Farragut High School Class of 2004 alumnus Michael Camp’s master’s degree thesis led to him recently authoring a book, “Unnatural Resources.”
The book focuses on energy and environmental issues arising out of the 1970s.
“There’s a chapter on an experimental reactor on the Clinch River near Oak Ridge that was never actually built, but it illustrates a lot of things about the conflict between energy production and environmental priorities,” he said.
Camp also wrote about the Tellico Dam controversy in Loudon County, and he wrote about the administrative restructuring of TVA from a board of directors consisting of three full-time federal employees to 15 part-time members made up of private-sector lawyers, bankers and other businessmen.
Published through the University of Pittsburgh Press, “It’s a book that tries to have a dialogue between these things happening nationally … and with the Tennessee state government, but especially the administrators of these very local projects and what it meant for the Knoxville community to become this very intense focus of federal tension as a site of potential energy production,” the author said.
“The book came out of a master’s degree that I was doing in Chicago about 10 years ago,” Camp added. “I was taking some graduate seminars in urban history.”
Part of the criteria for the class involved spending a quarter researching and writing a research paper that eventually became Camp’s master’s thesis.
Although most people wrote about Chicago, he was not as familiar with the city, so he brought his thesis home.
“I had worked in the archives at the University of Tennessee, and I knew what was there,” Camp recalled. “I knew there was a story to tell about the history of the City of Knoxville.”
His thesis centered on the 1982 World’s Fair. Camp recalled thinking about “how the confluence of the (President Jimmy) Carter administration being interested in energy after the ’73 oil embargo, being interested in increasing energy production to make up for the sudden uncertainty about foreign oil.”
He said there was a particular interest in Tennessee because of the Oak Ridge National Laboratory, Tennessee Valley Authority and its proximity to coal in Kentucky and West Virginia.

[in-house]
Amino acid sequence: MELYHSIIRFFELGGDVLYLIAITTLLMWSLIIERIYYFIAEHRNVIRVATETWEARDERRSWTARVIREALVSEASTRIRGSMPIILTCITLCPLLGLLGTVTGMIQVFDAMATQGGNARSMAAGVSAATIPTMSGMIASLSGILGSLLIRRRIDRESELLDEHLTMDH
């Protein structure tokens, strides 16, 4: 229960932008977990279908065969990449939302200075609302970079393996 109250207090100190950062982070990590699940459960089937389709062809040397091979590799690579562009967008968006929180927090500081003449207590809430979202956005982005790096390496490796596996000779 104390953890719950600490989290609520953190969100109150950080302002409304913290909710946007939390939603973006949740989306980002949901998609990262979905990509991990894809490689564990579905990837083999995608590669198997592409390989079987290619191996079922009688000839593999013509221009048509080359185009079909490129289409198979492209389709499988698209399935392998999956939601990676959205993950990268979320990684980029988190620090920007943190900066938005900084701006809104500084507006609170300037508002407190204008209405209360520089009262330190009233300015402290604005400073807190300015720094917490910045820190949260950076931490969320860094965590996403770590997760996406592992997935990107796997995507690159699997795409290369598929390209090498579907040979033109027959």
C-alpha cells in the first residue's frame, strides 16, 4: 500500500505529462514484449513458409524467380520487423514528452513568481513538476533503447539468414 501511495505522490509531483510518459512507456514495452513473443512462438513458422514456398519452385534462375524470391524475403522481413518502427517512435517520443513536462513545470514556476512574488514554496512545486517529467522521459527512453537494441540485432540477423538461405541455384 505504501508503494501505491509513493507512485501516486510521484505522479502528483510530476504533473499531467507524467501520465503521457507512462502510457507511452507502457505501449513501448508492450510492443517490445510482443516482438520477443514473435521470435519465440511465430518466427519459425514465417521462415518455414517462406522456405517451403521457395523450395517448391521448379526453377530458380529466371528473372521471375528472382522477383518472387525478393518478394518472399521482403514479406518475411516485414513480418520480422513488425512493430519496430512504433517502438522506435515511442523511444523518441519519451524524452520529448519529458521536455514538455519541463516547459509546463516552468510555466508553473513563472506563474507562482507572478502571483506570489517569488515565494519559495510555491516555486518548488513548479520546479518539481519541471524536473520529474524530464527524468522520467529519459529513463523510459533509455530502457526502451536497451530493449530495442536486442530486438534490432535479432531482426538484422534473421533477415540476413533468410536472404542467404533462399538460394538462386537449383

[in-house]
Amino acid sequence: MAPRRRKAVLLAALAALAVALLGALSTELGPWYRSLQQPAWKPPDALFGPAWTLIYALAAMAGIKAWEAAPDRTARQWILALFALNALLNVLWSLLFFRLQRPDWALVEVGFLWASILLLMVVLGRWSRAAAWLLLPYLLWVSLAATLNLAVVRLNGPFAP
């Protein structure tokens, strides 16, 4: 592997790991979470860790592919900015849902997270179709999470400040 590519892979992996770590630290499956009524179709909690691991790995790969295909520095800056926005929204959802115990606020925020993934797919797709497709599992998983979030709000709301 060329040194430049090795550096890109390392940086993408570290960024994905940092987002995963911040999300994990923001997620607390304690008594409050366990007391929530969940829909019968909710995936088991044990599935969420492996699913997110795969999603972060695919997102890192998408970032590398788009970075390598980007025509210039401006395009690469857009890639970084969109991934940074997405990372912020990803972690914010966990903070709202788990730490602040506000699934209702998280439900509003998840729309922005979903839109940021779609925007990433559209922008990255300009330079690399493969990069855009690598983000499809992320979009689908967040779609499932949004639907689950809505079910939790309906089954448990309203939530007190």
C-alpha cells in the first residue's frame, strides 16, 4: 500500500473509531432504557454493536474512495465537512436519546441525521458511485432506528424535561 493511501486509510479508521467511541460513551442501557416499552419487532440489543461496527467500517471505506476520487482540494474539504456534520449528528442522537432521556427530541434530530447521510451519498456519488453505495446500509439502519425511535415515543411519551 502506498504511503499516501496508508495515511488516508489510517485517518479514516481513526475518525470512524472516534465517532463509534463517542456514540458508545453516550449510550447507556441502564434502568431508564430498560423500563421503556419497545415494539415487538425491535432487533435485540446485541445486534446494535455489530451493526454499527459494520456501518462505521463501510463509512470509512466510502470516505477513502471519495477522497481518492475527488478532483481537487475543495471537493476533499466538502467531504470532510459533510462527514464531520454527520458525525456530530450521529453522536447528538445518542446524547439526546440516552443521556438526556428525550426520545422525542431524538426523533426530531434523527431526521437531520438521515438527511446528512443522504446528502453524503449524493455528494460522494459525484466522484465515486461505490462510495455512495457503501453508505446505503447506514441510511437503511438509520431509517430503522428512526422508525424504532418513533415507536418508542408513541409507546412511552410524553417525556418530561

“The economy, culture and lots of other things evolved around energy in East Tennessee, leading to the World’s Fair,” he said. He wrote about how the Carter Administration interacted with Knoxville’s mayor’s office; city planners and downtown business owners and their desire to rejuvenate downtown and all the power relations going on around the fair, and what resulted with tourism and the highway system expansion.
He discovered there “really hadn’t been a lot written about the ’70s, as Carter administration documents were just becoming declassified.
“I saw an opportunity because what little there was written about the oil embargo tended to focus on national and international issues,” he said. Camp pointed out the 1970s were not only a time of energy uncertainty, but also a time of the rising environmental movement.
“Having grown up in Farragut and the Knoxville area, I knew there probably was another side of this story to tell because energy is a domestic issue and an international issue, but it ultimately also is a local issue because of the nuclear plants, hydro-electric plants and coal mines,” Camp said.
“All these energy-producing facilities have an effect on the physical landscapes of the communities and have effects on the economic opportunities in an area and composition of the workforce,” he added.
When Camp entered a PhD program at Emory University in Atlanta, he wrote a longer dissertation on the effects of the 1973 oil embargo on the East Tennessee region, which evolved into “Unnatural Resources.”
Camp said his book is available for purchase at most major bookstore websites, such as Amazon, and through the University of Pittsburgh Press.